By Jen Skerritt, Bloomberg
Pot’s meteoric rise in Canada has spurred speculation of a bubble but betting against the boom isn’t so easy.
Short-selling Canadian marijuana stocks is expensive as the values of companies continue to climb and few shares are available to borrow, a key step in betting against a security. The brokerages of top Canadian banks don’t trade those stocks, and smaller firms charge prohibitive interest rates to lend them.
“It’s harder to find that borrow, and that borrow is very expensive,” said Matt Bottomley, an analyst at Canaccord Genuity Group. “It’s a hard industry to short.”
Canadian marijuana stocks have ballooned as the nation marches toward legalization by July. The country’s top four producers are now worth more than C$10 billion ($7.8 billion) after Canopy Growth Corp., the first marijuana unicorn, more than doubled this year, Aurora Cannabis Inc. more than tripled, Aphria gained more than 180 percent and MedReleaf Corp. has climbed more than 60 percent since its June debut. While investor optimism is being fueled by estimates that there could be C$6 billion in recreational sales by 2021, Canada and its provinces are still working out the details of how they will regulate, tax and distribute the products, and some publicly traded companies have yet to make a sale. Some analysts are skeptical about their demand projections.
But an investor willing to bet those risks will eventually bring down the value of the stocks would have to pay a high price. The annual interest rate to short Aurora, Aphria or MedReleaf is upward of 20 percent, said Chris Damas, editor of the BCMI Cannabis Report.
The problem is most of the Canadian marijuana stocks are small to microcap companies held by small retail investors who don’t have margin accounts for short trades, said Ihor Dusaniwsky, head of predictive analytics at S3 Partners in New York. The higher loan fee means there’s almost no stock left to short, and some investors who have taken short positions in the market have lost money, he said.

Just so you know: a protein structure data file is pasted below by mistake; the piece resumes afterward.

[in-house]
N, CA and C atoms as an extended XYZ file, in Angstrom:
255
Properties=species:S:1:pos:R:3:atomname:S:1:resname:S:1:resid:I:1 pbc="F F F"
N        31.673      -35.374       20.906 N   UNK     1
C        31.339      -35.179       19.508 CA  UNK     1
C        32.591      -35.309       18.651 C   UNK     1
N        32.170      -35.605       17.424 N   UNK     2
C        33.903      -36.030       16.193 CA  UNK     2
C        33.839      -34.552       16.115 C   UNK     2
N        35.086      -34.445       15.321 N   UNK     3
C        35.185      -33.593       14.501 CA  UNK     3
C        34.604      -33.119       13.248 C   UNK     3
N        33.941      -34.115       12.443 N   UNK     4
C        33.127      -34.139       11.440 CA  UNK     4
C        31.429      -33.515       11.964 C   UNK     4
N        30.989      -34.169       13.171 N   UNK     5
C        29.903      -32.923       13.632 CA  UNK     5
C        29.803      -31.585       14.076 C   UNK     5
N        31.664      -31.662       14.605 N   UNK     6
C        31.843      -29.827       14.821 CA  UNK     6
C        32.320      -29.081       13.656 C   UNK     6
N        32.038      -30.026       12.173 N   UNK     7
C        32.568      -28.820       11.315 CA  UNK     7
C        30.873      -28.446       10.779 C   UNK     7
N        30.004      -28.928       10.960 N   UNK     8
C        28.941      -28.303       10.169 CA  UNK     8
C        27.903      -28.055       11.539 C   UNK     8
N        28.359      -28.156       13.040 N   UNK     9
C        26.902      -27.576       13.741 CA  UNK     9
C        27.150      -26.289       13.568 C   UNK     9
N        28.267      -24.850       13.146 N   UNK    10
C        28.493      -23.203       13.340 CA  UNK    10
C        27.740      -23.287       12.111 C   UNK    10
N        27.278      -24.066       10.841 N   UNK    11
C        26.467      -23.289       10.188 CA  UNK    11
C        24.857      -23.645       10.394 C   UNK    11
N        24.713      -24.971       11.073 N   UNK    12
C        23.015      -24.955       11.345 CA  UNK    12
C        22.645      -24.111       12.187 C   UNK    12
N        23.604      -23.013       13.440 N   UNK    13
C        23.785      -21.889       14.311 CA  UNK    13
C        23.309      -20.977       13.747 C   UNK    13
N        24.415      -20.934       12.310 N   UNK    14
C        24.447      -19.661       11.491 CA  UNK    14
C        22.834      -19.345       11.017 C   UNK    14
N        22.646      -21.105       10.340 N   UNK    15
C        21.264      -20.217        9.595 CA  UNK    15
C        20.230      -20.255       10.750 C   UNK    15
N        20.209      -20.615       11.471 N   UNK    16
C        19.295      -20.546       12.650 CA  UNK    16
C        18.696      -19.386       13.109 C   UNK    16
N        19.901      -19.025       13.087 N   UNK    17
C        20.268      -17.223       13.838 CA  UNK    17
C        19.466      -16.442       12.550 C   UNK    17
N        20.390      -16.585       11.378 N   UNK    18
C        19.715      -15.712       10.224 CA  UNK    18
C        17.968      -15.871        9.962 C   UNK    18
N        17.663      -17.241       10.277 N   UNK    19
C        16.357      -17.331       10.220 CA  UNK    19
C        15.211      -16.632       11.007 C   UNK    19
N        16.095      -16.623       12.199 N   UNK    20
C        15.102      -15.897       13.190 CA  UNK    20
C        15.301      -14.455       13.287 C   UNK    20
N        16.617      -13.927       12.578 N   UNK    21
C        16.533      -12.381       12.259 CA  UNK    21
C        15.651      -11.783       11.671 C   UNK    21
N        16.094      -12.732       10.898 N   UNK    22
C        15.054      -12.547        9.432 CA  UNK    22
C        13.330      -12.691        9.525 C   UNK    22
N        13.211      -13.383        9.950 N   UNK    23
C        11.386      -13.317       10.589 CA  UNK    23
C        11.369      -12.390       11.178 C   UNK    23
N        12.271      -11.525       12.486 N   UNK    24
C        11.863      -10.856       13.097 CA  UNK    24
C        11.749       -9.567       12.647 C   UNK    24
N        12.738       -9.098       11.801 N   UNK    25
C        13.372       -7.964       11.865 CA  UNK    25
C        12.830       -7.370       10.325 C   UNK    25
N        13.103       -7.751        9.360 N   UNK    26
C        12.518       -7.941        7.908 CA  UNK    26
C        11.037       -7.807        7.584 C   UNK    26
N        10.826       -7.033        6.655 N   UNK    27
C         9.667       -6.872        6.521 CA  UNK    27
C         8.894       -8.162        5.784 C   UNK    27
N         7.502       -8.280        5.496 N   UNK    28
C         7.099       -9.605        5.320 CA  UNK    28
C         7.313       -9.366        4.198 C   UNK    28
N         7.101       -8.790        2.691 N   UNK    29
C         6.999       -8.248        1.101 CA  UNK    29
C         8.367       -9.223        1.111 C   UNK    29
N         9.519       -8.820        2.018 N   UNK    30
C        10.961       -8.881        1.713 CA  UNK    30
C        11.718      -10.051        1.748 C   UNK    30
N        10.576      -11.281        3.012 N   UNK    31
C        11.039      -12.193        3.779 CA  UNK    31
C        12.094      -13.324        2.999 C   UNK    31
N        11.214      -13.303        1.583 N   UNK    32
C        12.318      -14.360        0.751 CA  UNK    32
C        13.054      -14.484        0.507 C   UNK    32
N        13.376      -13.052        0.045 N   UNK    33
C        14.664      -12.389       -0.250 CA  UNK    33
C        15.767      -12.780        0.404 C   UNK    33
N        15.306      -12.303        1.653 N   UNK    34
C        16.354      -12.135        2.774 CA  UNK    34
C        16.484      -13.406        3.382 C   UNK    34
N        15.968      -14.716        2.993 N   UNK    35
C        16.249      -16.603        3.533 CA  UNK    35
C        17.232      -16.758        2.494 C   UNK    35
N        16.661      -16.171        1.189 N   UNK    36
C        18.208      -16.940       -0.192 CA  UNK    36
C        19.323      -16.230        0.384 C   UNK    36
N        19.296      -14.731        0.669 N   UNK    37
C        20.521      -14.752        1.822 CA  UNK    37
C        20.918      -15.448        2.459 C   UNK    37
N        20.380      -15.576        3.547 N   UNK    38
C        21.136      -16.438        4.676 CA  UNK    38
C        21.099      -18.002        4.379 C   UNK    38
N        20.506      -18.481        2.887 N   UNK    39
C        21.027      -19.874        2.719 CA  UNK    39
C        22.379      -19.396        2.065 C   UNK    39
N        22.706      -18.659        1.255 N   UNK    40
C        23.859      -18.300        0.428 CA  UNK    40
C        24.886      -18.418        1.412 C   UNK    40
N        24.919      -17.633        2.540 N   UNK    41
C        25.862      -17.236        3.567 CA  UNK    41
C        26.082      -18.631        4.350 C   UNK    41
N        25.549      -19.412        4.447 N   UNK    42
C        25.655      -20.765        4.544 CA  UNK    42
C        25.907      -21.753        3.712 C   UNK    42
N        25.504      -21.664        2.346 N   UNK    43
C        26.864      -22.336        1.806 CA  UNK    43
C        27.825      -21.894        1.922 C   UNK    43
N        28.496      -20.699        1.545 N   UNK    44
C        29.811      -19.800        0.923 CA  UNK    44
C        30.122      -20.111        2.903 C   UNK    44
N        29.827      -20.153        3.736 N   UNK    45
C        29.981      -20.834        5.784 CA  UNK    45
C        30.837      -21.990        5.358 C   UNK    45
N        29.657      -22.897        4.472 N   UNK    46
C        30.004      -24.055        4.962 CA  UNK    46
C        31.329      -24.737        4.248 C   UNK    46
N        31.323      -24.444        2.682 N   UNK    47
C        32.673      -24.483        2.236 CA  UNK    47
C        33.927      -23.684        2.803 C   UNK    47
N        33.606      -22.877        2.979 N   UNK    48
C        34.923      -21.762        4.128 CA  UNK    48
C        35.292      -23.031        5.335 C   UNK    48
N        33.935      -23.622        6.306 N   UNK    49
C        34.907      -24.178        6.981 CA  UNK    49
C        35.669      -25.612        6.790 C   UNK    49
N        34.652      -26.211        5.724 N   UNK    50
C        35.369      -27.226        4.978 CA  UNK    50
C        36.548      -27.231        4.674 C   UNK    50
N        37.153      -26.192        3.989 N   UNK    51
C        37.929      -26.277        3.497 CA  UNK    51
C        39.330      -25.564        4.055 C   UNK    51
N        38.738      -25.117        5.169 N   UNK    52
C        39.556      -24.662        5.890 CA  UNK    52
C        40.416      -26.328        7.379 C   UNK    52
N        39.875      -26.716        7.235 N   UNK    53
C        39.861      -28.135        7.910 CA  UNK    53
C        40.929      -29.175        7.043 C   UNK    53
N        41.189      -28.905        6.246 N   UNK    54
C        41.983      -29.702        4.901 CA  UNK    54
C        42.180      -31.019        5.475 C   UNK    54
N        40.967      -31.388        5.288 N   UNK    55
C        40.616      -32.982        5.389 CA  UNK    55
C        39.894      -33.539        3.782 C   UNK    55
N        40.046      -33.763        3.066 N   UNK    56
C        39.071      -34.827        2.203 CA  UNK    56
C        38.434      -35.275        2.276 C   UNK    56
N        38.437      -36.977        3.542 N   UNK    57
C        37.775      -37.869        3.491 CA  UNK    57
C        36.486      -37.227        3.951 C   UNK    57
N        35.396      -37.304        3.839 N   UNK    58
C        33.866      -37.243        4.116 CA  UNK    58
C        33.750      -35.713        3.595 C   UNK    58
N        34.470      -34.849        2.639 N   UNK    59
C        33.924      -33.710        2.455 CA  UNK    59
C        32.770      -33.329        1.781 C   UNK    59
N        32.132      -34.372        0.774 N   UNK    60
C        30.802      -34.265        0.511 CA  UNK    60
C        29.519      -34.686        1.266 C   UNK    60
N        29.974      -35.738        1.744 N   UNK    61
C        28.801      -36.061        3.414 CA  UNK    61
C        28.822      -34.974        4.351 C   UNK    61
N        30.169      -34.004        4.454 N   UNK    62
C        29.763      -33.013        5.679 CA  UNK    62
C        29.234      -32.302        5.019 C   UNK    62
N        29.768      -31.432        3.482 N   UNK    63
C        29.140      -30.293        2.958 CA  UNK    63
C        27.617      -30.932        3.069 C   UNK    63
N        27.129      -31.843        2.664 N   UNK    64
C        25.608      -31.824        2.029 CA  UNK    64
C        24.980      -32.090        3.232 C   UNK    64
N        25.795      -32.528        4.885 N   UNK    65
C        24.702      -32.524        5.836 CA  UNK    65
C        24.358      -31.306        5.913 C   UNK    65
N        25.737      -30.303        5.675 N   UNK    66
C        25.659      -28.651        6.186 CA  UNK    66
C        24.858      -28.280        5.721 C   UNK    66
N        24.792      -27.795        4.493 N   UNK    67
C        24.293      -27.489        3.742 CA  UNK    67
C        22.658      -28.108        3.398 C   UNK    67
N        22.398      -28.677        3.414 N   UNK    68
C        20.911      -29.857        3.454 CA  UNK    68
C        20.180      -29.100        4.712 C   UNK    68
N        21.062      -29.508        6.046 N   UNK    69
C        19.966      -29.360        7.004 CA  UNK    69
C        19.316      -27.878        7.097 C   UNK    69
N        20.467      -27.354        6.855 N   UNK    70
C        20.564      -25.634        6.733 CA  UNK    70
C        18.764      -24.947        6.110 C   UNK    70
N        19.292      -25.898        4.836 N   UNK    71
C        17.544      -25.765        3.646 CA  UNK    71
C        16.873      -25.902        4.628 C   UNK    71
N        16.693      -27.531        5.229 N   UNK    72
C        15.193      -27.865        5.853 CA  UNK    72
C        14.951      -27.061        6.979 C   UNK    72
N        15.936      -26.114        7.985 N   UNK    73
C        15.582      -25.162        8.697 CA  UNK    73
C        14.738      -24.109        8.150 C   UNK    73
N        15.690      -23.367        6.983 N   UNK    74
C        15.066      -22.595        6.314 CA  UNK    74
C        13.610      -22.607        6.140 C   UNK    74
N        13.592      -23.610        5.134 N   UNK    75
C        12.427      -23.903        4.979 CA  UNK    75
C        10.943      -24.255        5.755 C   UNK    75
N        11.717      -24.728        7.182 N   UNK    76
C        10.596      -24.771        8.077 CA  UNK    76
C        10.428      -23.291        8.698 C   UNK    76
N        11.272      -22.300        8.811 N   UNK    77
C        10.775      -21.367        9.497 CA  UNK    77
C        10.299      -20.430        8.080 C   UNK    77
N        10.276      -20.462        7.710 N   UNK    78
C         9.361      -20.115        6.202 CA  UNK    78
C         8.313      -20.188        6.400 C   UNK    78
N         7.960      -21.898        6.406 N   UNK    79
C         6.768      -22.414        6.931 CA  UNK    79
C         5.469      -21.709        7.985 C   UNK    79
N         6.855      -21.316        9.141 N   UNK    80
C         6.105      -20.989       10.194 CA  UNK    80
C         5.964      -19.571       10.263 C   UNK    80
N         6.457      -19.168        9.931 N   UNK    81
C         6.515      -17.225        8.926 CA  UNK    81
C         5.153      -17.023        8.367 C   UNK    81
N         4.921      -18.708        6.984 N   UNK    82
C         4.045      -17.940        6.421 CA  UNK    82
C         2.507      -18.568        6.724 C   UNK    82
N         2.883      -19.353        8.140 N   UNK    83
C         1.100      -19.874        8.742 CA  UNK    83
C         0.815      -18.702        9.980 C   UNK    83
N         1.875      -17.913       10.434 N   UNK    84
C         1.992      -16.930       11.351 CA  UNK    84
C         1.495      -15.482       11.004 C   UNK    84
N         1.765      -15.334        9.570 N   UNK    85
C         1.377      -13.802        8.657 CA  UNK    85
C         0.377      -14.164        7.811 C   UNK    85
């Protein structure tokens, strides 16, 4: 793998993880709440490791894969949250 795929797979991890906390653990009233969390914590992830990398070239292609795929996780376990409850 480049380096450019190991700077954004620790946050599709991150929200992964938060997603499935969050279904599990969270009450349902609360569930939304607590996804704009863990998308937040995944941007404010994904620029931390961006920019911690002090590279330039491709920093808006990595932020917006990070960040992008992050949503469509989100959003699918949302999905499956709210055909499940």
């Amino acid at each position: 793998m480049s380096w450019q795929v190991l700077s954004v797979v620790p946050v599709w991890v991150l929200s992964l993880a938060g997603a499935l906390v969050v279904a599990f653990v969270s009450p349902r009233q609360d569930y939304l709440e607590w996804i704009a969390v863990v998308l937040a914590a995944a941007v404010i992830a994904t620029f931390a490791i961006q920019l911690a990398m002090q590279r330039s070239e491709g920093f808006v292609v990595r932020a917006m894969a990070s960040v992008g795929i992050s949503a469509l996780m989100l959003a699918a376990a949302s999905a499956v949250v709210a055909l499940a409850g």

In short-selling, investors sell stocks that they borrowed when prices are high, with a view to buying them cheap later when they have to return the shares to the lender. They profit from the price difference minus the cost of borrowing.
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The annual cost to borrow Aurora shares for a short position is 26 percent, compared with less than 0.5 percent for most stocks in the S&P 500 index, such as Apple and Amazon.com Inc., Dusaniwsky said.
“The higher the fee means there’s almost no stock left to short,” Dusaniwsky said in a telephone interview. “No one is making money shorting these stocks.”
The short position in Canopy Growth currently has a notional value of more than $69 million, down 26 percent from a month ago, while the short interest in Aurora Cannabis declined 18 percent to $140 million, according to S3 Partners data. This year to date, short sellers have lost $112 million in Aurora and $33 million in Canopy Growth, Dusaniwsky said.
“If you don’t have short sellers in the market, you have no ability for anyone to bet against a company plus you have no ability to hedge,” Damas said by telephone. “It directly feeds into the massively euphoric bull market we’ve had in these stocks.”
Provincial distribution plans, Constellation Brands Inc.’s foray into the market and Aphria’s deal with a national pharmacy chain have all brought more certainty to the nascent industry and helped spur more retail investment, Bottomley said.
But the boom could “end badly” like previous manias that caused the tech and rare earth bubbles to burst given little short-selling and no bad news to slow down “the runaway train of Canadian cannabis,” BCMI said in a report Wednesday.